1. Work out WHEN you work best
Do you concentrate best in the morning or are you hopeless until after lunch? Are you always too tired to think properly after 10pm or do you love that quiet time with no distractions? Work out which times are best for 'thinking' activities (reading and writing) and which are best for 'admin' activities (searching and organising).
2. Work out HOW you work best
Are you a sprinter or a marathon runner? Do you work best with a deadline looming or does that stress you out? Acknowledge your working patterns and plan your time accordingly.
3. Work out when you CAN work
Use a grid or a diary (paper or online) to work out when you are busy and when you could work. Even half hour slots may be useable. Be realistic - give yourself some time off!
4. Get a full list of all your deadlines
Find out all your deadlines and put them in your diary.
5. Plan, plan, plan
Using all of the information you have from the four points above, and working backwards from your deadlines, fill in the available times in your diary with 'SMART' targets (see below) for each session.
6. Use SMART targets
SMART stands for Specific, Measurable, Attainable, Realistic and Timely. So instead of planning to 'do research' or 'write some of the essay' during a 1 hour slot you should be more specific i.e. 'read and make notes on two articles' or 'write a paragraph on point B (200-300 words)'. That way you know what you need to do and you will know that you have achieved it. This is better for keeping motivated too.
7. Fill your time 'fragments'
It is easy to waste slots of 10 or 20 minutes because we don't think we have enough time to get anything done (waiting for things to start or people to arrive, sitting on a bus etc.). These time fragments can actually be useful if you plan ahead. For example, you can use the time to find a suitable article on your phone; read a paper; brainstorm initial ideas for an essay etc. Keep a notebook with you or use an app on your phone and you can fill these wasted moments and save time when you could be working on something more complicated later.
8. Stay organised
When you are too tired to work on something complicated, use the time to organise your workspace, your notes, your files etc. It will save time in the future (as you will be able to find what you need) and make you feel more able to work on the 'thinking' tasks when you are more rested as you won't be tempted to tidy up instead.
Being able to write a good essay is a key skill to master if you want to succeed at university. By completing the EPQ you are providing evidence when applying for university that you can write an essay. Our top ten tips for writing essays are below:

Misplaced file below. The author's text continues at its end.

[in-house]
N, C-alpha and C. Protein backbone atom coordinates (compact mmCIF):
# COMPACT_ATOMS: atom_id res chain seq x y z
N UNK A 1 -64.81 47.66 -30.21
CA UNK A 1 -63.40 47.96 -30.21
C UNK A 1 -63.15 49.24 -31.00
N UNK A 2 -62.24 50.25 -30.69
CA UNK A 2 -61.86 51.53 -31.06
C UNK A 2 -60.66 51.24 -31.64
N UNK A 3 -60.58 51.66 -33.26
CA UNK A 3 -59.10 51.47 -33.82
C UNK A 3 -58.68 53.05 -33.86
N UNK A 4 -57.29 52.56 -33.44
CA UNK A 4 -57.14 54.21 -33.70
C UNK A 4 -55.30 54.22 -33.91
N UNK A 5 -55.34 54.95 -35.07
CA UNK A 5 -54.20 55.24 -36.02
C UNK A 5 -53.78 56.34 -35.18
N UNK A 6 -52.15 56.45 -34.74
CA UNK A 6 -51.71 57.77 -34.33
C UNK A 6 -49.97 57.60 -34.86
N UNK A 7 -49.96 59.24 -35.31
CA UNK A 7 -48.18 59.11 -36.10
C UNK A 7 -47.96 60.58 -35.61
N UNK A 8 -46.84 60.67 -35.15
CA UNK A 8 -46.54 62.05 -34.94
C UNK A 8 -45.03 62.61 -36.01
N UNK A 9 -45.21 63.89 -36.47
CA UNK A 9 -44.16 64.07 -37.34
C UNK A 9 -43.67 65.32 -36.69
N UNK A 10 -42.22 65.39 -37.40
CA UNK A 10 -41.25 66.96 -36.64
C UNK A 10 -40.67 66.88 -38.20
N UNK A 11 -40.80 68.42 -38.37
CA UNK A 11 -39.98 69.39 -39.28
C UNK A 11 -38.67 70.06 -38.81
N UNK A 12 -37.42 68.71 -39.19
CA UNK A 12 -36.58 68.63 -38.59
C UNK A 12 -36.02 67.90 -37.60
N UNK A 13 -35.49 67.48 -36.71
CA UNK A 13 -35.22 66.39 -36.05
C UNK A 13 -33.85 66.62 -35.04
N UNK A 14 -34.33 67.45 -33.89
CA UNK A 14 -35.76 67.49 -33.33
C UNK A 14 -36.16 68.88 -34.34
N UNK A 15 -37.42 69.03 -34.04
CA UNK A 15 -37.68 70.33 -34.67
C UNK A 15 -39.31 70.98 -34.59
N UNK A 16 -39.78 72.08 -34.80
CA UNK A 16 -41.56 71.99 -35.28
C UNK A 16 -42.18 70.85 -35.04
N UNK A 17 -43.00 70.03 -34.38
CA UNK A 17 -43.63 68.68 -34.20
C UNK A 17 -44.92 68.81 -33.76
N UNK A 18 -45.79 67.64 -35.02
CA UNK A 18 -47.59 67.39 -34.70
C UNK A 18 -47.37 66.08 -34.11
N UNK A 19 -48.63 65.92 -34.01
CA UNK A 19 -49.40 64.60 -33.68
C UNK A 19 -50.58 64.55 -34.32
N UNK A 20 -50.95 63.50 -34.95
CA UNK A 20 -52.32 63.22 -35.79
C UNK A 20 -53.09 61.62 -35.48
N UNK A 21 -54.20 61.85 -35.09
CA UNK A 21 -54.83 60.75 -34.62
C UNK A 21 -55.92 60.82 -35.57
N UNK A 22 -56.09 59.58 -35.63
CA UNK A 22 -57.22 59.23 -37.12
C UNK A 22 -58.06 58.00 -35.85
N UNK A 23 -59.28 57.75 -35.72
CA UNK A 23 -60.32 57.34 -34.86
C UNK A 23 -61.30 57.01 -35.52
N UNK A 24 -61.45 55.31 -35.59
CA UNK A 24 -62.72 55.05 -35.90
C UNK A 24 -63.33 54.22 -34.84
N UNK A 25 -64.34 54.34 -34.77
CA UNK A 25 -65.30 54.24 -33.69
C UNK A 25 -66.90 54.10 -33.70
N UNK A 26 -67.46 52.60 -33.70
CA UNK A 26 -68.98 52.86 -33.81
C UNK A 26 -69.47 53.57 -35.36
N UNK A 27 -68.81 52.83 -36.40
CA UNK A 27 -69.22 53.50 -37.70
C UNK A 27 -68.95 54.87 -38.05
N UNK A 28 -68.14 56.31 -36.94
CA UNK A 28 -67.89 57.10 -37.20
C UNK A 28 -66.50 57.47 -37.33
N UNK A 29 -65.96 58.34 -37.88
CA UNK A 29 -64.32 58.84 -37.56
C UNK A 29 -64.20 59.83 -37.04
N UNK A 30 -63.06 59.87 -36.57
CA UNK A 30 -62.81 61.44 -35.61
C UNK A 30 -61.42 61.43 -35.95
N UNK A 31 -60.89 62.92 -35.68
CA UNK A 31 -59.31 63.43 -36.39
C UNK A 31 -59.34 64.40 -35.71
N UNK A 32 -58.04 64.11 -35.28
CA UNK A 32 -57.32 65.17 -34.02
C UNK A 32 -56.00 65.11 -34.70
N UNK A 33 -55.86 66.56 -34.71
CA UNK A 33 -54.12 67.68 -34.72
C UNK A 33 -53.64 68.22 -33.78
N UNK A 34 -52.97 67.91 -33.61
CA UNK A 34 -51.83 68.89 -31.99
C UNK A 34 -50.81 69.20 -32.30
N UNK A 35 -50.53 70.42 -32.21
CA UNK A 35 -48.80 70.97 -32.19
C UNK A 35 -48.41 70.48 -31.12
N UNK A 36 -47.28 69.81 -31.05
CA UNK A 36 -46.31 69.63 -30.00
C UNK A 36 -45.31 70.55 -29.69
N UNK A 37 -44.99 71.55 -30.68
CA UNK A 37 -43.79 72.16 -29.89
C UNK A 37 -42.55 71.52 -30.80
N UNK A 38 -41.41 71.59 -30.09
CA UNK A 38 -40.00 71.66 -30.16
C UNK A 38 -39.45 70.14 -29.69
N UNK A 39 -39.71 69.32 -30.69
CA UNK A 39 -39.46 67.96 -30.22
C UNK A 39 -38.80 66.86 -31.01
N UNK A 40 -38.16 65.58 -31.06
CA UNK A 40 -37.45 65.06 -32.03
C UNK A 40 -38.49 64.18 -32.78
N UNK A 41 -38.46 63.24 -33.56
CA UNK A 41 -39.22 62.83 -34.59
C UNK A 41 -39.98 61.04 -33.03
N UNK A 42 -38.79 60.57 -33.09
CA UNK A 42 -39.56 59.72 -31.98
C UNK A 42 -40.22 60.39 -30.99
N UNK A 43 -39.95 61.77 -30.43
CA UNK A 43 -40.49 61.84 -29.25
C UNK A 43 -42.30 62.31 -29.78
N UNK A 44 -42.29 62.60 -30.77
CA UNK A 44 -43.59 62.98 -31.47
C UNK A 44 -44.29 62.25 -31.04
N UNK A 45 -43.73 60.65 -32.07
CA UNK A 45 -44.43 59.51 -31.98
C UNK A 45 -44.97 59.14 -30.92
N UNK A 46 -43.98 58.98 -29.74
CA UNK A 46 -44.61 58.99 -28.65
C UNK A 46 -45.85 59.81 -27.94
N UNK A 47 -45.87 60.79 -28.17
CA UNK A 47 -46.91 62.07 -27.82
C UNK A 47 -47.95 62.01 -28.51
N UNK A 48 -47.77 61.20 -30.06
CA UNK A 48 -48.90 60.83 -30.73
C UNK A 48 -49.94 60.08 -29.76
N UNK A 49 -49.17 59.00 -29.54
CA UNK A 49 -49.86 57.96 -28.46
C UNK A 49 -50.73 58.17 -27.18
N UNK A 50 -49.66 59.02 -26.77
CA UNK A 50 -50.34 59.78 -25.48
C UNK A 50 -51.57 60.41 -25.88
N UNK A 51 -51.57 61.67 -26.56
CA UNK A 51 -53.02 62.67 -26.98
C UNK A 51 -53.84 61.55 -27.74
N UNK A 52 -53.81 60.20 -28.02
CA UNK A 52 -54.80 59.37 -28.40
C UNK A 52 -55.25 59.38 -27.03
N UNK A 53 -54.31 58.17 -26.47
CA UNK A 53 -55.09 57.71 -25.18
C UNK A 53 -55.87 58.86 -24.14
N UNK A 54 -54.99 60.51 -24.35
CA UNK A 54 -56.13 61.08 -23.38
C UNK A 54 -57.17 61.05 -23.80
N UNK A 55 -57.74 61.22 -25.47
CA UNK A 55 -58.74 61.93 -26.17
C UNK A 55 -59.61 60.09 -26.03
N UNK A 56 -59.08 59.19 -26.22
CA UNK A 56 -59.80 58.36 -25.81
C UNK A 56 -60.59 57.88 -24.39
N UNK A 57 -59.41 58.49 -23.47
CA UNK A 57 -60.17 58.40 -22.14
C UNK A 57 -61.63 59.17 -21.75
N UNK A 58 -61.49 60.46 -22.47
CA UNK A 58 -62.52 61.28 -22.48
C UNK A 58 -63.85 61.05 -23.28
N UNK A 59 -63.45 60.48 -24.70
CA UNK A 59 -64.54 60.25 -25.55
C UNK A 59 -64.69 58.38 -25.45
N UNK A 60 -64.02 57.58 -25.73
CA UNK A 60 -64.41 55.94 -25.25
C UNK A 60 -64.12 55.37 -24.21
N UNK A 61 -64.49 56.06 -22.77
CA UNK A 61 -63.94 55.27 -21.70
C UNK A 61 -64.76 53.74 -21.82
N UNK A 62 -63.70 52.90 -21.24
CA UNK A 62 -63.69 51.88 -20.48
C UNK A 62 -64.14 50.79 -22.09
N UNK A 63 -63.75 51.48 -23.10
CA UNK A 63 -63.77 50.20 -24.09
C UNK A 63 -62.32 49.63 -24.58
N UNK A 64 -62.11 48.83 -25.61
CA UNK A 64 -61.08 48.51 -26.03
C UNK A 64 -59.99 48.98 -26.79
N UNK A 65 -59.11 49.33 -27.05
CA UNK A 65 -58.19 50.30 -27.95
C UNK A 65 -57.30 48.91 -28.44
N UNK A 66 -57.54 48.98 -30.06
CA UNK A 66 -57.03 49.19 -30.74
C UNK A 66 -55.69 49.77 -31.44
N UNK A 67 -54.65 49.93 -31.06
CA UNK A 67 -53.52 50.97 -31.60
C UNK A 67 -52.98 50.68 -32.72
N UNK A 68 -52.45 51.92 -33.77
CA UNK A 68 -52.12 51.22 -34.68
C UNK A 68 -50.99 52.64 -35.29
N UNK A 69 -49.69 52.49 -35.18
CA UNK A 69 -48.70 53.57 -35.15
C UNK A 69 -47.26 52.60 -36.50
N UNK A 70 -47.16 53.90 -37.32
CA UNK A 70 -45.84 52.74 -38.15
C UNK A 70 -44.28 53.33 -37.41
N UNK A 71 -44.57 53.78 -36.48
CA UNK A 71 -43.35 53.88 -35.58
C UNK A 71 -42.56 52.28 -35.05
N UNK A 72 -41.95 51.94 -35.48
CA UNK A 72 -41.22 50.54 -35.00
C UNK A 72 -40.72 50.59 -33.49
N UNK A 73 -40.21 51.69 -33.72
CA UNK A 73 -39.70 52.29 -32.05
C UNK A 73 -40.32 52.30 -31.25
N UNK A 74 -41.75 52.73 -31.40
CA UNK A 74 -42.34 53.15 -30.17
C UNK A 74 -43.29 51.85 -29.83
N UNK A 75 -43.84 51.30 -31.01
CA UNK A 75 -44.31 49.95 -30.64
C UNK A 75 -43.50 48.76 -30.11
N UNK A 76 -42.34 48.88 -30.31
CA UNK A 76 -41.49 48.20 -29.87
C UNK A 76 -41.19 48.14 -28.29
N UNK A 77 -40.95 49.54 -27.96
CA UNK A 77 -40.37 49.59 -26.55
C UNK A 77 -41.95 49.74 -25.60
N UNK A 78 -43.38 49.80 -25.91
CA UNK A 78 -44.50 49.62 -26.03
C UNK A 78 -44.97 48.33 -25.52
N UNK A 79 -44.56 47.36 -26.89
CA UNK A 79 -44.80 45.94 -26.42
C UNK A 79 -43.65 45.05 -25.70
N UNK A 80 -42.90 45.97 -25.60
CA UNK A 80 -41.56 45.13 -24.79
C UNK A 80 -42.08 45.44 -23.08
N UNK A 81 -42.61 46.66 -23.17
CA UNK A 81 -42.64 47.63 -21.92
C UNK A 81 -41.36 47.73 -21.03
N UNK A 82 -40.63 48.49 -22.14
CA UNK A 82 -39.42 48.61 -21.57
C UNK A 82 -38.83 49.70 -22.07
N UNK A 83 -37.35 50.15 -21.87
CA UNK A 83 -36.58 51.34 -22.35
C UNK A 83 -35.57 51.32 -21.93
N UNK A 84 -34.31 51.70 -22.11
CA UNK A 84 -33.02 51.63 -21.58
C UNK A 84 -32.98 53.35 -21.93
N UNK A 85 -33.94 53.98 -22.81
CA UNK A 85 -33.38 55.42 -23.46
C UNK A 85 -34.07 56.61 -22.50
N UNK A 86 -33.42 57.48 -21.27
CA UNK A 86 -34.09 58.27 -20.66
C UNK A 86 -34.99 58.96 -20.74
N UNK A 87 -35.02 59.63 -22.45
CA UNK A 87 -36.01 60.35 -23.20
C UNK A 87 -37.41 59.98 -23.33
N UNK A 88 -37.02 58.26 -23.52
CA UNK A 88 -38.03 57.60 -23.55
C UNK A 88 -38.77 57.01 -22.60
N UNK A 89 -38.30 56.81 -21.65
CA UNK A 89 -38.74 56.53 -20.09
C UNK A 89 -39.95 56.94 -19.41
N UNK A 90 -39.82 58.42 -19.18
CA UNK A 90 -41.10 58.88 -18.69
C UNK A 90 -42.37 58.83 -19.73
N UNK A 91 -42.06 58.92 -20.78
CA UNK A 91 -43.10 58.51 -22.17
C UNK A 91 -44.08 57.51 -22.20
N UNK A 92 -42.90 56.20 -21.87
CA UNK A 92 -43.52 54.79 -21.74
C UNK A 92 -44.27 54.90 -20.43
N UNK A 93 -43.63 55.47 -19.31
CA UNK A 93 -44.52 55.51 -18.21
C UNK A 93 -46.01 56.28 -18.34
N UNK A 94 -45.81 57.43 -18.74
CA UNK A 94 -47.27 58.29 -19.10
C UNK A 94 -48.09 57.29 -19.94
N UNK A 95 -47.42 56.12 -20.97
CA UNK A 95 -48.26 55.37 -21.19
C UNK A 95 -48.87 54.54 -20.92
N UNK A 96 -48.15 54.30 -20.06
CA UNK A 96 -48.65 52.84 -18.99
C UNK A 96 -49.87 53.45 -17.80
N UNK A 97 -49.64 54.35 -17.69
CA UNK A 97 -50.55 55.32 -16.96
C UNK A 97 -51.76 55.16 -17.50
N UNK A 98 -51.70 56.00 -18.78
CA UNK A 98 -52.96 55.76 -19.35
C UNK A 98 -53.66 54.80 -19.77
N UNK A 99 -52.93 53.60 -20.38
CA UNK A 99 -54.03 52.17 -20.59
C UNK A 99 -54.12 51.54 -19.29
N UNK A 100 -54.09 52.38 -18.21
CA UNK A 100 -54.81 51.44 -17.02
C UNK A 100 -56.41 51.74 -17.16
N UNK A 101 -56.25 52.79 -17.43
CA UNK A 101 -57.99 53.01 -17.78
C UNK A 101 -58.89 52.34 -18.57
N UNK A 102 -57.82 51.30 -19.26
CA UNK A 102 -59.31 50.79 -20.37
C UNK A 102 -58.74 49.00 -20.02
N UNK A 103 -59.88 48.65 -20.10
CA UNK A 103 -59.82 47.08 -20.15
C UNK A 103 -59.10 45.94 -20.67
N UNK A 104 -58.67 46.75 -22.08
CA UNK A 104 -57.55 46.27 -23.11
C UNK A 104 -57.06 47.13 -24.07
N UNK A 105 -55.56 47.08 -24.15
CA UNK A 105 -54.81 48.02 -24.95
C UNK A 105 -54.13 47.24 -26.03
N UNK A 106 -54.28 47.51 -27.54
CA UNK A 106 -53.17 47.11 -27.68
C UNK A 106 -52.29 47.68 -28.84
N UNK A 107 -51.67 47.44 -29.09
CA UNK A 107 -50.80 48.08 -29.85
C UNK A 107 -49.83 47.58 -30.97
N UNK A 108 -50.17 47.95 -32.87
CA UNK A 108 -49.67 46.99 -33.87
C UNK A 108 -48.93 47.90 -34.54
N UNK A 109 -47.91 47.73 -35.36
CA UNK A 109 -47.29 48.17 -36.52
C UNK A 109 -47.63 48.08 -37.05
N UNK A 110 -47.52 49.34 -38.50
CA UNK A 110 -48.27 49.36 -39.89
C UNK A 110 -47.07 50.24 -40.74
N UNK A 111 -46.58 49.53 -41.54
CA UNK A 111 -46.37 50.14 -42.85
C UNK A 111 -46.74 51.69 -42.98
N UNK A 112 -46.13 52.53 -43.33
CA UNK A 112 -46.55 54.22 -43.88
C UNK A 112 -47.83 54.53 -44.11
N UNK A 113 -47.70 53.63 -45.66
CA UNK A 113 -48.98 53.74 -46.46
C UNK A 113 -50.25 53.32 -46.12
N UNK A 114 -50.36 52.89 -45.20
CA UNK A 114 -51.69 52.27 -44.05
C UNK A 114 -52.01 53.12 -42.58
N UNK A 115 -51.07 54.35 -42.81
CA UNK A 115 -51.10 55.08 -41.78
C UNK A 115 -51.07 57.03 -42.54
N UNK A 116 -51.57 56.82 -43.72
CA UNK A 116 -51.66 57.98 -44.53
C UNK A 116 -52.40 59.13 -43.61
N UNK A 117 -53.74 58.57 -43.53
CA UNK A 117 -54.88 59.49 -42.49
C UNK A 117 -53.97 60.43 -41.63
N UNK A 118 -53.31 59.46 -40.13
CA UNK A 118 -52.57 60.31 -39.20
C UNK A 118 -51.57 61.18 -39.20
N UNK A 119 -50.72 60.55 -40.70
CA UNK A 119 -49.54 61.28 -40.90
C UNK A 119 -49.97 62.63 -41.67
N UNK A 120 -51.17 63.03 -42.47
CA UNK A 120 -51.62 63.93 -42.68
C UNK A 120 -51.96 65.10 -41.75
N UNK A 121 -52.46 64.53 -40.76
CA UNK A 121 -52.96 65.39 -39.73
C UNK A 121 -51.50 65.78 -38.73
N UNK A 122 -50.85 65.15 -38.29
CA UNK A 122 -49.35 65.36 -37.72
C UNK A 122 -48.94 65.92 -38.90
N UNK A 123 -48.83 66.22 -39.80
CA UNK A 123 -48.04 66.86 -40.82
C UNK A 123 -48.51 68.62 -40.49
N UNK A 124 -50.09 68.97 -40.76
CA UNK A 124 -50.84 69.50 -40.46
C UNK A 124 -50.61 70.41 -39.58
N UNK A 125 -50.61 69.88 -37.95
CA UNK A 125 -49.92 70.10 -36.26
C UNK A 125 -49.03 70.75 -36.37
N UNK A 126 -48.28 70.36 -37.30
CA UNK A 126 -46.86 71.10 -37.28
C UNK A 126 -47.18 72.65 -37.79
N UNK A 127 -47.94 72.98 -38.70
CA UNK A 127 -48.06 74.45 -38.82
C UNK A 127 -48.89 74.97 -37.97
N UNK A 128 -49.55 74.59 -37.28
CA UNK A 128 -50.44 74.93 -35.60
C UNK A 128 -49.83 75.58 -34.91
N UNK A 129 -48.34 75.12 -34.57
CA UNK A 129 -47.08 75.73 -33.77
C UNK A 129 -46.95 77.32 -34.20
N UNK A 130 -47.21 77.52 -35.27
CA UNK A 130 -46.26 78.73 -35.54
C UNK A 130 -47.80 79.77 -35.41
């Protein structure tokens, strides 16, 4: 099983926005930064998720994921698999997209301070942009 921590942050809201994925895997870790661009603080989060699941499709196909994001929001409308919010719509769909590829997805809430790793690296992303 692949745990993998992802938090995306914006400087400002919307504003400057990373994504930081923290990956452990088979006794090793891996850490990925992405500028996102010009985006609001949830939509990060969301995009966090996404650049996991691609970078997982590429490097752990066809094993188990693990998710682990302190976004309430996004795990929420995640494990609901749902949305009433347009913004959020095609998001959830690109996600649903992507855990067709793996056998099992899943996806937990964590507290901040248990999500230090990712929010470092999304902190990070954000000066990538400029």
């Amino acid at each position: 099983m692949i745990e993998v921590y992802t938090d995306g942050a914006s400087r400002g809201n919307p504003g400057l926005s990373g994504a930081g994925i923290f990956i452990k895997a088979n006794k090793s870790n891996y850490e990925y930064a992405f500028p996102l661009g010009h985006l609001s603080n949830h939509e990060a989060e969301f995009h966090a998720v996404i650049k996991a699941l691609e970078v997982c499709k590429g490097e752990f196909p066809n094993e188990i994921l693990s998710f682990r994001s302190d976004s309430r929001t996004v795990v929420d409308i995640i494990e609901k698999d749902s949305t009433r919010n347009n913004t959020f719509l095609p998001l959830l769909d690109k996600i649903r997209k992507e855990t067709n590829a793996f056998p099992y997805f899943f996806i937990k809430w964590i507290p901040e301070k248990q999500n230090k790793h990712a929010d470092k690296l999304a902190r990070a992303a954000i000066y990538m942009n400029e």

1. Read the question carefully and understand what is required
Although you will be setting the question yourself for the EPQ you still need to ensure that you answer the question! Be clear about the focus of the essay and check that you are answering this with each paragraph.
2. Preparatory reading
Do not begin writing your EPQ until you have enough knowledge (information from books and journal articles) to support your overall conclusion. As you read you will confirm your conclusion.
3. Make an essay plan
This will help enormously when you begin to write. You can use a mind map or a spider diagram - whatever works for you. It just helps to get your ideas down on paper before you start writing. Decide on the main ideas or issues to be covered in the EPQ. What points will lead to your conclusion?
4. Gather information
As you will usually be writing your EPQ on a topic completely unrelated to your A level subjects you will need to gather the information yourself instead of using class notes. Visit your 6th form library and see what they can offer in the way of books, journal articles and websites. If your school arranges a visit with the University you will have some time for independent study and will be able to use our resources.
5. Structuring your essay
All essays need an introduction, main body and conclusion. The introduction and conclusion should be approximately 10% of your total word count each.
Your paragraphs also need a structure: as a general rule remember one point = one paragraph. A typical academic paragraph should follow the PEEL structure: Point (assert something), Evidence (back up your point with references or experience), Explanation (how this helps answer the question), Link (to the next paragraph or back to the essay title).
6. Most essays will require you to think critically
It is in the analysis/explanation part of your paragraphs that you will gain marks for showing an ability to discuss and analyse the facts and argument that you have presented. Make sure that every paragraph explains why it is relevant to answering the question or reaching you conclusion.
7. Use academic writing style
In essay you need to write in a formal, clear, cautious and balanced manner. Only write in the first person (I) if your teacher has said that it is acceptable.
8. Sequence your argument
This means developing a clear line of thought. Your ideas need to be organised in a sequence meaningful to the reader, and which can be sign posted in the introduction. Include sign posts throughout your writing to show how your argument is developing: phrases such as 'in addition', 'furthermore', 'conversely', 'consequently' etc all help your reader follow your line of reason.
9. Support your argument by citing and referencing your sources
Make notes as you read and record publication information and page numbers so that you can create your reference list.
10. Remember, your first draft is exactly that
Be prepared to amend, add, expand or adjust parts until you are satisfied with the presentation and content. Check for: your content, argument and meaning; referencing; spelling and grammar; punctuation; and style.